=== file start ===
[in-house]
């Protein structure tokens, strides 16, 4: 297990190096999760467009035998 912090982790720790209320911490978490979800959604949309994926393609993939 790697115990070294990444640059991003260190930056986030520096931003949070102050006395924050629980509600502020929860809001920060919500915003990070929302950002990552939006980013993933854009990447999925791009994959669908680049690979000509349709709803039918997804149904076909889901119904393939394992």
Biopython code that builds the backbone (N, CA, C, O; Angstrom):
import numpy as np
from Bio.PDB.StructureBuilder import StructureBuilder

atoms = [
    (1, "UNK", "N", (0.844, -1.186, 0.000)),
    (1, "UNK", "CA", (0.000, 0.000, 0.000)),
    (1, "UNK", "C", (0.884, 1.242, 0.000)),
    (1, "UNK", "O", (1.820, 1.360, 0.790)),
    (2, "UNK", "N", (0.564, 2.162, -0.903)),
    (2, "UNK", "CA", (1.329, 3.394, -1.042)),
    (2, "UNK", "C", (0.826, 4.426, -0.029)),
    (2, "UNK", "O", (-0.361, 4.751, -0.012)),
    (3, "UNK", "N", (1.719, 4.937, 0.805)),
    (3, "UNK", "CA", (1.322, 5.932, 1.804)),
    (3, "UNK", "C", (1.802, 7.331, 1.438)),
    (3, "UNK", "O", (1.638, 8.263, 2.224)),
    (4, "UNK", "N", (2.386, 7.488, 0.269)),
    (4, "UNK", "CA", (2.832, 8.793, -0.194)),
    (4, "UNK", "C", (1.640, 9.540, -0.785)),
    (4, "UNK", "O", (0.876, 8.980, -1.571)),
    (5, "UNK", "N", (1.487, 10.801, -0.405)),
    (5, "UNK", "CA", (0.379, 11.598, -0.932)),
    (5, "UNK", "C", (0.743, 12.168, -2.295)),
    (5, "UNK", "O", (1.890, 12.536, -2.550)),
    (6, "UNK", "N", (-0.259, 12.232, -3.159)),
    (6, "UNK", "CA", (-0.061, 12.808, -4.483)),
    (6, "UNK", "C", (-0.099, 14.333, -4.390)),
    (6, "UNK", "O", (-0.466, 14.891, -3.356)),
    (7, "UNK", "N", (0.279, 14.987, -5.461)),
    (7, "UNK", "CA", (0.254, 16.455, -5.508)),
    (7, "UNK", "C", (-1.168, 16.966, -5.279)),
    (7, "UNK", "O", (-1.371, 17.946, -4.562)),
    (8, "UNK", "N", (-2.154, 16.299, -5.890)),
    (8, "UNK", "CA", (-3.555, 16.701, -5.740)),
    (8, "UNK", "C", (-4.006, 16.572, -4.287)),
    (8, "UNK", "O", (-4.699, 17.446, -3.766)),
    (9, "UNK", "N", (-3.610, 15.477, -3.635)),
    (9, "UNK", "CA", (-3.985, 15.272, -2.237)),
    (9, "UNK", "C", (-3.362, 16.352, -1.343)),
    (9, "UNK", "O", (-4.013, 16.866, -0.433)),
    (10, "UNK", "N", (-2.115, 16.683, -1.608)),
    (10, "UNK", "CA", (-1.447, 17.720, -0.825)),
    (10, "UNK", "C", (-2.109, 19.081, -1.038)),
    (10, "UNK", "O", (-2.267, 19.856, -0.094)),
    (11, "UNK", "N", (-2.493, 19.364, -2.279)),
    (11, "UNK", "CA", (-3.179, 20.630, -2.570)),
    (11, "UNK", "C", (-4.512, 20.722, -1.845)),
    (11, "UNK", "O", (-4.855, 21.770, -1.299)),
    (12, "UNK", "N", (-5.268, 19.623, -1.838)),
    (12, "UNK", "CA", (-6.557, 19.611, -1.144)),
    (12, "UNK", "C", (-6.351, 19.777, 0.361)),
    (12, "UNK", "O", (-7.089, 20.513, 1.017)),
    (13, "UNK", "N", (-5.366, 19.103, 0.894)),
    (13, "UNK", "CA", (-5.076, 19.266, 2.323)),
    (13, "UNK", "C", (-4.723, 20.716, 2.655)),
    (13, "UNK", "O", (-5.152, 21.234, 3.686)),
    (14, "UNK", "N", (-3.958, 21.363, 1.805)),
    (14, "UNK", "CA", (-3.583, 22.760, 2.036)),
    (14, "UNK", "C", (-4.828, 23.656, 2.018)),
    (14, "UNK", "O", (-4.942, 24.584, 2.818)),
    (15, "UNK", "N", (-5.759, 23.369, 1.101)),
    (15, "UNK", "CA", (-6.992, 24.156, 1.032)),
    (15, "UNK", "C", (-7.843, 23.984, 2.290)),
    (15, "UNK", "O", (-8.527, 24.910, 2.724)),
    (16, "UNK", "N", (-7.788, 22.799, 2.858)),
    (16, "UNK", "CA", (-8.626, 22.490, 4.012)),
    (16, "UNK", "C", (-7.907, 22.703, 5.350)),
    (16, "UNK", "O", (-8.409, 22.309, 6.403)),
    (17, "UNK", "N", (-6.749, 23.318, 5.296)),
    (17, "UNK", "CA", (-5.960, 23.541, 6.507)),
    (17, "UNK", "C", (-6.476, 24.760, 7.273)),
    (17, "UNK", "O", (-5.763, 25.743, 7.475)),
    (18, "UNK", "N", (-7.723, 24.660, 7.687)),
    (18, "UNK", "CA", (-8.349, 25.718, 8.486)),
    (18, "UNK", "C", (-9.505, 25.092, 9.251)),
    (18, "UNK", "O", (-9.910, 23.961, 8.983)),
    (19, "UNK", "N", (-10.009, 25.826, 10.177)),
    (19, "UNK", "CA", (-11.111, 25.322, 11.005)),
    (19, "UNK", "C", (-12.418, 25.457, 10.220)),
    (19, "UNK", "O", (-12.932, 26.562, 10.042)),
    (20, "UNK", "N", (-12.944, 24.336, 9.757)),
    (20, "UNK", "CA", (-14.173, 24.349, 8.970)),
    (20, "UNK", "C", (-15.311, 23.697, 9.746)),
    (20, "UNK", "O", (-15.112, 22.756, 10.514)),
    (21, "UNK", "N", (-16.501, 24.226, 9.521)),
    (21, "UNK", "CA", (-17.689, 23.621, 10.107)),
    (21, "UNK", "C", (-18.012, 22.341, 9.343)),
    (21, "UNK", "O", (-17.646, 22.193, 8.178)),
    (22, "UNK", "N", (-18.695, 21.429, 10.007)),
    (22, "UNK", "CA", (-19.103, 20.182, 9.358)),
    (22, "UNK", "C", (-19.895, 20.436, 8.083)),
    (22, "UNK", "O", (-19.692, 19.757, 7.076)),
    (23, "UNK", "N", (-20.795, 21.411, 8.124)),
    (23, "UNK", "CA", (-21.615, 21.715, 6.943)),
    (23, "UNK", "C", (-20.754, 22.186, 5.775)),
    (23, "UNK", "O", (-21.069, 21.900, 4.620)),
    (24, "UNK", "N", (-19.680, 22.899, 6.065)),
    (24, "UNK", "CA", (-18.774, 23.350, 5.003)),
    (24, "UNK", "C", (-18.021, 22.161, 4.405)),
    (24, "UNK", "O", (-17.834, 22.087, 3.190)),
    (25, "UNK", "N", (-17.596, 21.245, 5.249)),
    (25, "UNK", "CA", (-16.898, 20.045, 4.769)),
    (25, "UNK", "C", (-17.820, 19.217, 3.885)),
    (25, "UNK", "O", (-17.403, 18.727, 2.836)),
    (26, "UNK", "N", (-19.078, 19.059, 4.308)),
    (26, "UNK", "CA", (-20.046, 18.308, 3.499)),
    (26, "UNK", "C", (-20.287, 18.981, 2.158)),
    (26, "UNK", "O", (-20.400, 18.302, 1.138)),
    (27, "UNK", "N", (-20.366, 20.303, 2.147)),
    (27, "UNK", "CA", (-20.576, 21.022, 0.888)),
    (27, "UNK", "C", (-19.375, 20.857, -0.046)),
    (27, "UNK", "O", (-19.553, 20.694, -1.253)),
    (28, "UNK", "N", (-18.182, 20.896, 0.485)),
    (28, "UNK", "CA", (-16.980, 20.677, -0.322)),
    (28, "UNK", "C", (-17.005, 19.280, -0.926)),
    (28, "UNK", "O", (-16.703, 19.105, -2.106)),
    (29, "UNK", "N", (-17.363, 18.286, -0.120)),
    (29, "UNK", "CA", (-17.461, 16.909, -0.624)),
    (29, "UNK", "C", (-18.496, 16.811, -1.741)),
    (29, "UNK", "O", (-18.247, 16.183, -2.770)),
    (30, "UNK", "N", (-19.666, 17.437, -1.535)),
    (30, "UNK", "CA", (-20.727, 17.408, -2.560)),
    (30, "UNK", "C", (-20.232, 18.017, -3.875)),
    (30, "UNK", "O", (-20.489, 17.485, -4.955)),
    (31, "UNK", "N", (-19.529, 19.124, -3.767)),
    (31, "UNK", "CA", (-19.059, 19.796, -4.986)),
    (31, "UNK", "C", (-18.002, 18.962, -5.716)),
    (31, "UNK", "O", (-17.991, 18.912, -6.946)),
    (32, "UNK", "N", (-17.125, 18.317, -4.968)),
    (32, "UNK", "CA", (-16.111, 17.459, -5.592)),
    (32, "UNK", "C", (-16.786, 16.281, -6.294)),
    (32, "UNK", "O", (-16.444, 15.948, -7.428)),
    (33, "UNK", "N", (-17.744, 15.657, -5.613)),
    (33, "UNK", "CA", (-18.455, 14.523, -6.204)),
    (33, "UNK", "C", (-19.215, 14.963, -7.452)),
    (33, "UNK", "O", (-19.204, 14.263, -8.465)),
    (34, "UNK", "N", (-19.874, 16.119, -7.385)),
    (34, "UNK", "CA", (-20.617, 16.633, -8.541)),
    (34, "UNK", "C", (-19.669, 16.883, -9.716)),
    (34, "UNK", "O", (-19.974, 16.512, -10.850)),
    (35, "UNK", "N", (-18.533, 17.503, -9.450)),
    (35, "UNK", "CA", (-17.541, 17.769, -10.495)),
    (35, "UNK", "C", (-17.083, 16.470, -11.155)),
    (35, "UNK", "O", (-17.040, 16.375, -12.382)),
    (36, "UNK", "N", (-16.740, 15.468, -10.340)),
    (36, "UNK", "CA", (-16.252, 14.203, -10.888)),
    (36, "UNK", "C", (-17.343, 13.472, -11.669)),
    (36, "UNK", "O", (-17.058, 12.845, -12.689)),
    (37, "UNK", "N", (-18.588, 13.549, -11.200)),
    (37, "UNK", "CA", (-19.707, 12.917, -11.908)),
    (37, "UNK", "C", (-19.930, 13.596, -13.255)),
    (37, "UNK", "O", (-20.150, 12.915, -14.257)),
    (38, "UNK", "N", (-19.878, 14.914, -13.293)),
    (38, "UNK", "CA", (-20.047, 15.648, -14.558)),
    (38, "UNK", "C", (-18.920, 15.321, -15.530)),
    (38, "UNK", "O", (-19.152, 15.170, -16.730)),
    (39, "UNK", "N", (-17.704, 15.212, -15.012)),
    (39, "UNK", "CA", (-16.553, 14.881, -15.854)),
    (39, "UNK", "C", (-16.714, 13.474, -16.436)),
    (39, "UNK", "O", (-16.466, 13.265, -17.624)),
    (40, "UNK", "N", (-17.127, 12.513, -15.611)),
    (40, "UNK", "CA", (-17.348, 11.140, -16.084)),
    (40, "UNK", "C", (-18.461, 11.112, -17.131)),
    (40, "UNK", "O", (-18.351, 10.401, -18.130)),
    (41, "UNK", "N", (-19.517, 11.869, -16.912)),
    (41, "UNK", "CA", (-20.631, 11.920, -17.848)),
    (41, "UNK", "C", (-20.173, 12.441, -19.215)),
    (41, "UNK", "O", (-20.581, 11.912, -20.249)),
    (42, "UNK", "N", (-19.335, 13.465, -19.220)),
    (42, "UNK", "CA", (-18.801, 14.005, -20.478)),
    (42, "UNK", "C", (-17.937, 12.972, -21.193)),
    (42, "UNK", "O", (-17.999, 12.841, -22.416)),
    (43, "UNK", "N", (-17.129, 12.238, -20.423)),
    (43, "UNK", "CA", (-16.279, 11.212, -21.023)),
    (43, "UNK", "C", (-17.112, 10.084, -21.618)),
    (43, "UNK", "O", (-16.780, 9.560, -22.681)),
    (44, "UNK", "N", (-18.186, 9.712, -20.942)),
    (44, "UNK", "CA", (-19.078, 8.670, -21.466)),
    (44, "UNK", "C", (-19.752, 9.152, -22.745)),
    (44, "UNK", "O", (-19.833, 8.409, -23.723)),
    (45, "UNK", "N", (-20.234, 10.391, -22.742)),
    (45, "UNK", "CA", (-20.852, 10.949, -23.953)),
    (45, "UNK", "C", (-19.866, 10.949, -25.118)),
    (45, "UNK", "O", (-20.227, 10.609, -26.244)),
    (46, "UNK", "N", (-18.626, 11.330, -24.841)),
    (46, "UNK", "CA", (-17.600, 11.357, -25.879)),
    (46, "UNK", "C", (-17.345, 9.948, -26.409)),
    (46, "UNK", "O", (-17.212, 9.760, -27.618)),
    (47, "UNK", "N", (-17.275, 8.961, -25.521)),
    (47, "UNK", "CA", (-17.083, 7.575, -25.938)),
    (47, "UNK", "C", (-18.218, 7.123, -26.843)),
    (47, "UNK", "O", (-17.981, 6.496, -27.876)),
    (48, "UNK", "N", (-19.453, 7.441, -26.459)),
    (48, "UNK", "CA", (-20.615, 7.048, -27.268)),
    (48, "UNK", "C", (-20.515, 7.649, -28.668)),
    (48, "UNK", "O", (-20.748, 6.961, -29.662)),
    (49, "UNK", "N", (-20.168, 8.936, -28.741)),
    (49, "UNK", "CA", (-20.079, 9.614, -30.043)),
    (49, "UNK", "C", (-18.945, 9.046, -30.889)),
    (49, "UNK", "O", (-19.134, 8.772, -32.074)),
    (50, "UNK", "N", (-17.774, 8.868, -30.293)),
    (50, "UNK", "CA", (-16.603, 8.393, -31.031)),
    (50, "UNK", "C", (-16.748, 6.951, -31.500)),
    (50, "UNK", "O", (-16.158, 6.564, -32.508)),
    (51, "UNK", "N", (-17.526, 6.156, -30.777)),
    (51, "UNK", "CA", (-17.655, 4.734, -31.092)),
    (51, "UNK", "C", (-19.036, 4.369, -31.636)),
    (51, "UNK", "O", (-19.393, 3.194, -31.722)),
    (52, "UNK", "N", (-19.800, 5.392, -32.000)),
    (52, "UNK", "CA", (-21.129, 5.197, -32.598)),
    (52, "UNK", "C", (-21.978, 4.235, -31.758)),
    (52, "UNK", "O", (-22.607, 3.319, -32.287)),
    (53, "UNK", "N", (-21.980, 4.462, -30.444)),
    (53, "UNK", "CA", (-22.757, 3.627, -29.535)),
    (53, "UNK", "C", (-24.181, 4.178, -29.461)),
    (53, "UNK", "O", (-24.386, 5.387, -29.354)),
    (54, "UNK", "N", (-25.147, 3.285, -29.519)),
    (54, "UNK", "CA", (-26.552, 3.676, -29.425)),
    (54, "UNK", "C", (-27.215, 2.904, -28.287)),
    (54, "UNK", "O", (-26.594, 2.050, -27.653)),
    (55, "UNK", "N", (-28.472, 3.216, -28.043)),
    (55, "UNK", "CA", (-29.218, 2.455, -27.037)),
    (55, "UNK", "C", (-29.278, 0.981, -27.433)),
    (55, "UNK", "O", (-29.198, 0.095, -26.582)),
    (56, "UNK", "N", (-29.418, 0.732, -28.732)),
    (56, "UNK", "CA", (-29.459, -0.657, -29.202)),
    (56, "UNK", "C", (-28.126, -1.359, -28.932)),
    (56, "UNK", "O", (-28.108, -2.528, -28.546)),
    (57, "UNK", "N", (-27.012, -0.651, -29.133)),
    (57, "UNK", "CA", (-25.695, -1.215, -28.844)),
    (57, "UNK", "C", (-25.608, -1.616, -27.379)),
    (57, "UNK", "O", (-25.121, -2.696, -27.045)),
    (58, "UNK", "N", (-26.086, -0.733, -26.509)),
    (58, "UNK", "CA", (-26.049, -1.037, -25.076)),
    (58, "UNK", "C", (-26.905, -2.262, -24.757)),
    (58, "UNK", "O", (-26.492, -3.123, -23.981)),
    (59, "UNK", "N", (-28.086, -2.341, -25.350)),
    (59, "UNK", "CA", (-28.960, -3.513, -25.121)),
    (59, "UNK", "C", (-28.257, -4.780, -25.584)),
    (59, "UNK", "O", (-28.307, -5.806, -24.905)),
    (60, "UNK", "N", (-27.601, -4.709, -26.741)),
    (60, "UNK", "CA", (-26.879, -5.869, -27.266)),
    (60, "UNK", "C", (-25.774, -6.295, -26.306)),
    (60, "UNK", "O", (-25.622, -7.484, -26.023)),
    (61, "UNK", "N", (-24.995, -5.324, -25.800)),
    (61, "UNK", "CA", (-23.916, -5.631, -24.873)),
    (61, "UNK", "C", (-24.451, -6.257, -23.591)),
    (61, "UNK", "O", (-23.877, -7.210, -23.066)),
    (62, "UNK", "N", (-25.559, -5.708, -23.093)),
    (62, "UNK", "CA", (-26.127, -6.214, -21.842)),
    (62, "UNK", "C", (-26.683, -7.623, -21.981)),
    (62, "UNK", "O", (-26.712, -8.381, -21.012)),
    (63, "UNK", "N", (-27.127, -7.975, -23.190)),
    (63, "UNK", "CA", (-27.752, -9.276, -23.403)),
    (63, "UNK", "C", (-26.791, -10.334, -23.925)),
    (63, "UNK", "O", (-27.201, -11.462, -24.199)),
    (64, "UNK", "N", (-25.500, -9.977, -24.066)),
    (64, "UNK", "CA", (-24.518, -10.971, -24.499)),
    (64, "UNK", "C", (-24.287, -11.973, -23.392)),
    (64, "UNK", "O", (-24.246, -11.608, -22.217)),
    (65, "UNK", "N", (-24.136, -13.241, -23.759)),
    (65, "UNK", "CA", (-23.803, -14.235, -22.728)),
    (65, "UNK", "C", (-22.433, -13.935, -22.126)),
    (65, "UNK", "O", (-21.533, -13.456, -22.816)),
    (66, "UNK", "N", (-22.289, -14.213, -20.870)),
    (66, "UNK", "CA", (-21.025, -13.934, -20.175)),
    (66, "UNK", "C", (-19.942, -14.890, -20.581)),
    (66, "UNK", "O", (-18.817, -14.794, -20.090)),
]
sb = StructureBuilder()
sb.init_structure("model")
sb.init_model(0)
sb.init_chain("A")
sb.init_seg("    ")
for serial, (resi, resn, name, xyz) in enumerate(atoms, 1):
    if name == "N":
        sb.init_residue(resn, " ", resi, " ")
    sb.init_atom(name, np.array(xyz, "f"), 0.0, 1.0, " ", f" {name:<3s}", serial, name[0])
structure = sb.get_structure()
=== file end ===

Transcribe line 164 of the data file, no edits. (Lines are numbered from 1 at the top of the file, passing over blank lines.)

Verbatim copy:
    (40, "UNK", "CA", (-17.348, 11.140, -16.084)),